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Longs Peak for First 14er?

FAQ and threads for those just starting to hike the Colorado 14ers.
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Re: Longs Peak for First 14er?

Postby DanielL » Mon Feb 18, 2013 8:56 pm

TallGrass wrote:
peter303 wrote:There used to be a page somewhere on this website polling "first 14er" climbed. Longs was always in the top three and hardest of the top ten.

I remember seeing something like that too but couldn't find it.


You can see 14er checklist statistics here: http://www.14ers.com/php14ers/usrpeaksstat.php - Longs is third in the 1st 14er Climbed category.

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Re: Longs Peak for First 14er?

Postby LuLuLuv » Mon Feb 18, 2013 9:24 pm

I personally wouldn't recommend it for a first timer.

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Re: Longs Peak for First 14er?

Postby DArcyS » Mon Feb 18, 2013 9:40 pm

MountainMedic wrote:Even if you stay in Boulder for a week before the climb, you're likely (70% on Longs in one study) to have altitude issues once you get to 10,000 ft. A friend of mine tried this and turned around at the Boulder Field (~12,000 ft; vomiting with awful AMS), and he was in excellent shape.


I'm sorry, but I find this study to be questionable. Is this consistent with what we see on the ski slopes with destination skiers who arrive at DIA and are on the slopes the next day? I think I've heard about 20% of destination skiers are affected by altitude. By this study's implication, 70% of Denverites who drive to Leadville can expect to have altitude issues. I guess I'd be interested to know exactly how the researcher defined an "altitude issue," and if it was defined to inflate the percentage to enhance the findings and thereby bolster the study's alleged significance.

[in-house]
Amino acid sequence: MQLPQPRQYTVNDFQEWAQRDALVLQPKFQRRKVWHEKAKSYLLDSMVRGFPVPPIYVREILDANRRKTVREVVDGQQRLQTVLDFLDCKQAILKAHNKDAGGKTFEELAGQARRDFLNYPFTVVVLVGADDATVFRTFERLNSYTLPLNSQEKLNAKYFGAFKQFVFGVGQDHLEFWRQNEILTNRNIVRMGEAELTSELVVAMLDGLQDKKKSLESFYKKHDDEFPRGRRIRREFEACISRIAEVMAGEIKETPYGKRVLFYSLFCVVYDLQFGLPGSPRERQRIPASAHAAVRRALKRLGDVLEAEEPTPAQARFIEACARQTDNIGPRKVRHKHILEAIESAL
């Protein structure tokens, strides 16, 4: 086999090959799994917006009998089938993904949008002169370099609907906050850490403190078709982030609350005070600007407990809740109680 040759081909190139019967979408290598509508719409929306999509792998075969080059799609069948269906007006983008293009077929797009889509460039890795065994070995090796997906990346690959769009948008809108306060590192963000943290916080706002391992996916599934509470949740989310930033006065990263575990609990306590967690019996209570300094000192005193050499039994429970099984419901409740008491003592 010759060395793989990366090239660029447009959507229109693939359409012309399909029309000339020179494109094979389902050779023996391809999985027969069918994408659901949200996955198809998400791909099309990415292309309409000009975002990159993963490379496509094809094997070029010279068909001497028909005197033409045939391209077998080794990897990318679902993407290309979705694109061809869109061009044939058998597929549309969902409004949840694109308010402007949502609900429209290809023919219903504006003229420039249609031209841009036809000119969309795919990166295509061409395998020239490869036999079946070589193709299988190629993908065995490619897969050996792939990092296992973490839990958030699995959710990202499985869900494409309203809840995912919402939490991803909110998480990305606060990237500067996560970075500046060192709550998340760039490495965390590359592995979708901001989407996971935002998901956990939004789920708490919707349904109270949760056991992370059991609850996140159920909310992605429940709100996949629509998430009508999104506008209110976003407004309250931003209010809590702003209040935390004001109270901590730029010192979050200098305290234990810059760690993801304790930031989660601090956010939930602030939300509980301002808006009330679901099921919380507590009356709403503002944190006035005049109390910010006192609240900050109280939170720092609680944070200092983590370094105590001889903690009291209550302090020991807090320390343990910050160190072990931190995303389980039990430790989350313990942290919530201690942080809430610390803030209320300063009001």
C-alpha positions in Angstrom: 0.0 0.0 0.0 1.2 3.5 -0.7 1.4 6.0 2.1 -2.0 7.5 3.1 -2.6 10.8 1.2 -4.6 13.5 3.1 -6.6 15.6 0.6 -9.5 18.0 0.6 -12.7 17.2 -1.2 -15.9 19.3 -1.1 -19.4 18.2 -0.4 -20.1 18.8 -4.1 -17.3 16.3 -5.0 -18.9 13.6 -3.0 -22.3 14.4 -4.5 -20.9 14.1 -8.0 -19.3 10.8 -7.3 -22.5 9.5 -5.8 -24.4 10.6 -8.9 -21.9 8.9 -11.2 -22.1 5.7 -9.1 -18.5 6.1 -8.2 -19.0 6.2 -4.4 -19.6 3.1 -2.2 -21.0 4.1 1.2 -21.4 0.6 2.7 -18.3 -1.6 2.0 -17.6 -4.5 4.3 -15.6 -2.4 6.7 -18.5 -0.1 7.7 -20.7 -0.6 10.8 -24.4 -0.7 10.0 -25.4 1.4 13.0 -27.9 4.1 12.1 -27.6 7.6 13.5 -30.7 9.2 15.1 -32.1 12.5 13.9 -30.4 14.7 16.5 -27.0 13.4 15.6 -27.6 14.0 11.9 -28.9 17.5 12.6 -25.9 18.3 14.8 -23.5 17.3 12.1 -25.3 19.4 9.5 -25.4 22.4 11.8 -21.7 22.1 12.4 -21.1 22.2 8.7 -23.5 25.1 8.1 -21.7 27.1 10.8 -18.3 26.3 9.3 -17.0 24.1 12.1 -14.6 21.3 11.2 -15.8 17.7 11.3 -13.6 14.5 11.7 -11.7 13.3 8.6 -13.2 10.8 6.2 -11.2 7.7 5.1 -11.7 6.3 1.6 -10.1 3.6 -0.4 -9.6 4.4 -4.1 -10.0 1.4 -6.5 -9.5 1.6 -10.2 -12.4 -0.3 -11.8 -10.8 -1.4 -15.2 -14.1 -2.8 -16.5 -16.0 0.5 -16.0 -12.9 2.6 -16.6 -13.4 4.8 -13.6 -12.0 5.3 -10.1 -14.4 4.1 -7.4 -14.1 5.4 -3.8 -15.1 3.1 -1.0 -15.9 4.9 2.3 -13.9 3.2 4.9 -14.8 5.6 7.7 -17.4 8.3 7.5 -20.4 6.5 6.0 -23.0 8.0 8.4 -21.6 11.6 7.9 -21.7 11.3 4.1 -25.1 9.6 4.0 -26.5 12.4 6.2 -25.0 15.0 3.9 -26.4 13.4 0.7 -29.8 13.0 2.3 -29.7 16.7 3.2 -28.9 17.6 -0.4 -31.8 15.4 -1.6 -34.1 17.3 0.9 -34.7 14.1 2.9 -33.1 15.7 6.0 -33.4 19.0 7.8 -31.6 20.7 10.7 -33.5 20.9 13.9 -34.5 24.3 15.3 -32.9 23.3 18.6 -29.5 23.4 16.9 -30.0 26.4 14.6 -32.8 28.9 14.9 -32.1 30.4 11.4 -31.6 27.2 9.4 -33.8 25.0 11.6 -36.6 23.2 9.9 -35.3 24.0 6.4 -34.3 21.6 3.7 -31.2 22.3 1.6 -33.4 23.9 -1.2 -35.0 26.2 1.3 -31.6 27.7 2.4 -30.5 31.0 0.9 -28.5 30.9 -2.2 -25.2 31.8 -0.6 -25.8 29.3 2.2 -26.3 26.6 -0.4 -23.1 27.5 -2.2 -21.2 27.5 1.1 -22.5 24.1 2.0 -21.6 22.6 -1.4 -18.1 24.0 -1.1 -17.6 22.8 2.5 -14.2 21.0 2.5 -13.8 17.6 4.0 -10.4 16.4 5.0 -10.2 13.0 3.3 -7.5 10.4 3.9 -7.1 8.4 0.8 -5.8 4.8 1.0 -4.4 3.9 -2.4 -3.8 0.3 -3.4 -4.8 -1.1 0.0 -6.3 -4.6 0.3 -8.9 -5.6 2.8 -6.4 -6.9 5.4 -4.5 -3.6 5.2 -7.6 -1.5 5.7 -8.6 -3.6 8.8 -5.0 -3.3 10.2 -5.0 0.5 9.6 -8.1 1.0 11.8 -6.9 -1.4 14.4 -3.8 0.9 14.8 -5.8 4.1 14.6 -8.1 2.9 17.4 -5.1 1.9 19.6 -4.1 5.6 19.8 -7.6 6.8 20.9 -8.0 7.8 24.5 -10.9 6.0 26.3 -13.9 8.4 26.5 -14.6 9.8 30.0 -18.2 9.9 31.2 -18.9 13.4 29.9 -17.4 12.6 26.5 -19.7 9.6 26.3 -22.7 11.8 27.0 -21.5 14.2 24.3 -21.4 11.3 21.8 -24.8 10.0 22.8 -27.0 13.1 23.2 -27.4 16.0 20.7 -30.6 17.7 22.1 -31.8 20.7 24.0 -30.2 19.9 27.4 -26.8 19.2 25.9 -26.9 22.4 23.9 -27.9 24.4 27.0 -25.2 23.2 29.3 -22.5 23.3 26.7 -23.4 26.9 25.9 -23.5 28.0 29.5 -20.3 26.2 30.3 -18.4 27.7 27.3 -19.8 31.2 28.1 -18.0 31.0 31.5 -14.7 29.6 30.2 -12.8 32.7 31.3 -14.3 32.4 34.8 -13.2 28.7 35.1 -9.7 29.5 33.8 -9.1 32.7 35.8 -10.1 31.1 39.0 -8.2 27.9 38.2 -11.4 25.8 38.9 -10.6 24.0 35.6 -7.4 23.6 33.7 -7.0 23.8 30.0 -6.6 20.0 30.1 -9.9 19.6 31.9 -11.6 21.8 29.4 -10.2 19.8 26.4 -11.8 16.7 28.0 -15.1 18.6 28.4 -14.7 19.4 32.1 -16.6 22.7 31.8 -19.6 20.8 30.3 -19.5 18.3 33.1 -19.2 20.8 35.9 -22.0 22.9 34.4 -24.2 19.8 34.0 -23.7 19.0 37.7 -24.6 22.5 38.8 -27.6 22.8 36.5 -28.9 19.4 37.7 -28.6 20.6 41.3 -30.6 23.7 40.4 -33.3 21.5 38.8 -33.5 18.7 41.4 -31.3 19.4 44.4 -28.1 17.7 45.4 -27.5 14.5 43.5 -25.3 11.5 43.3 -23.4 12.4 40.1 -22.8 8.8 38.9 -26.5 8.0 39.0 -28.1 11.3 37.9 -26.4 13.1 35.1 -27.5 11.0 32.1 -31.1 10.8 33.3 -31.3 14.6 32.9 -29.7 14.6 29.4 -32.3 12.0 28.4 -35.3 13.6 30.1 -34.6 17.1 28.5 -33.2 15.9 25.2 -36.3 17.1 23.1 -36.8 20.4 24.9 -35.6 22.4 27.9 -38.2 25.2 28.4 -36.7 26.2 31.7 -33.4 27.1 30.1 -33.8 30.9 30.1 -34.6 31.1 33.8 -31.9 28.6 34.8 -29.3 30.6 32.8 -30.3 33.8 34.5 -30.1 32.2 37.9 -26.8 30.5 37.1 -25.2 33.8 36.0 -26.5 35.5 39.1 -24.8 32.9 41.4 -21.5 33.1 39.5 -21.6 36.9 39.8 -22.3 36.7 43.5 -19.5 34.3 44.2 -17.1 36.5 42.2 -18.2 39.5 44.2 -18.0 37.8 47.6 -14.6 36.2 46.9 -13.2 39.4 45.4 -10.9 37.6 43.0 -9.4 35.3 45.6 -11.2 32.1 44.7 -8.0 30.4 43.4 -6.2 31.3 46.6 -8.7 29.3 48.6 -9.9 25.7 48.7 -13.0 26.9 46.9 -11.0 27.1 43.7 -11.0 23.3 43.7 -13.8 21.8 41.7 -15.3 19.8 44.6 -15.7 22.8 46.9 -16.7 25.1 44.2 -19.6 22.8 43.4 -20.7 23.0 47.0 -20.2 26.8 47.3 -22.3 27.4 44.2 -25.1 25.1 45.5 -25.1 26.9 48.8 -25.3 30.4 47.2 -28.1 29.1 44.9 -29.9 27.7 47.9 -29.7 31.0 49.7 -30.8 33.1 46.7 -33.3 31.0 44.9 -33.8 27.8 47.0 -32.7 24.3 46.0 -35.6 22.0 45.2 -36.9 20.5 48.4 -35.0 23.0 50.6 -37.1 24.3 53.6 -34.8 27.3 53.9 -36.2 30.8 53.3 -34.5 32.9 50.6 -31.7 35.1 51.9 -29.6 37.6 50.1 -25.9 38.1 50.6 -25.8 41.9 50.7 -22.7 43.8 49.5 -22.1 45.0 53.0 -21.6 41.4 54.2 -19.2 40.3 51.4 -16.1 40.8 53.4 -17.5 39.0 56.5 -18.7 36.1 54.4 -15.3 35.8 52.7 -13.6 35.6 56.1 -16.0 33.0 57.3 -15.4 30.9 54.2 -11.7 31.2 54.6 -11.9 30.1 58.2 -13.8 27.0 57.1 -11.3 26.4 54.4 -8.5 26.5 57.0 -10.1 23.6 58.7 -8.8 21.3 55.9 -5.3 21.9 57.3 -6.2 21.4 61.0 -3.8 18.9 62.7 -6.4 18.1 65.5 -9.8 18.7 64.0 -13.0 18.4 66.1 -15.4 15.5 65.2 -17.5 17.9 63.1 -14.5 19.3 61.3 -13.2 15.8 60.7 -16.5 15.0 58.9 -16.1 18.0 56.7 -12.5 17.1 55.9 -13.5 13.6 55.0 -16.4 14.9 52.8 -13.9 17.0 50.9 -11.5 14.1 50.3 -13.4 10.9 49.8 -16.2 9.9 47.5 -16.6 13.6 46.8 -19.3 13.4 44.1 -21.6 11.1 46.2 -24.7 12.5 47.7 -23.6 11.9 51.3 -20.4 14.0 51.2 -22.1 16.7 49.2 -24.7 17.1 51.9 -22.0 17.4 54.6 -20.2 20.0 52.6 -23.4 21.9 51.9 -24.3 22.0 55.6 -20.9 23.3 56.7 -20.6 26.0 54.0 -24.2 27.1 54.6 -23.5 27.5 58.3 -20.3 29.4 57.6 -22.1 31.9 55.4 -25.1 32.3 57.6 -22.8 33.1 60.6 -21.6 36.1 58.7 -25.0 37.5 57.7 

Here's something perhaps more relevant: http://www.rmiguides.com/mt-rainier/#summit_climbs

RMI runs 4-day and 5-day trips up Ranier. With the 5-day trip, they spend two nights at 10,000'. They've been doing this a long, long time and must feel comfortable with the acclimization issue (noting the 4-day trip involves even less time up high). They wouldn't do this if 70% of their participants were likely to vomit and suffer awful AMS. Naturally, the more time you spend up high, the better your odds.

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Re: Longs Peak for First 14er?

Postby IkeB » Mon Feb 18, 2013 9:47 pm

Its not that bad as long as you are prepared for it. I don't see a need for it to be a multi day peak either

Re: Longs Peak for First 14er?

Postby forbins_mtn » Mon Feb 18, 2013 10:12 pm

i couldn't imagine sleeping in the boulderfield. just seems like a horribly wasted night's sleep.

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Re: Longs Peak for First 14er?

Postby Tortoise1 » Mon Feb 18, 2013 10:35 pm

Whether Long's is your first, second or tenth 14er is inconsequential. Inexperienced, tired climbers are much more prone to mistakes, especially if not properly acclimated. Climb Grays or Bierstadt first, then make the call on Longs. Just don't come until you can have enough time to do it properly and safely.

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Re: Longs Peak for First 14er?

Postby MountainMedic » Mon Feb 18, 2013 11:06 pm

inthemtns wrote:
MountainMedic wrote:Even if you stay in Boulder for a week before the climb, you're likely (70% on Longs in one study) to have altitude issues once you get to 10,000 ft. A friend of mine tried this and turned around at the Boulder Field (~12,000 ft; vomiting with awful AMS), and he was in excellent shape.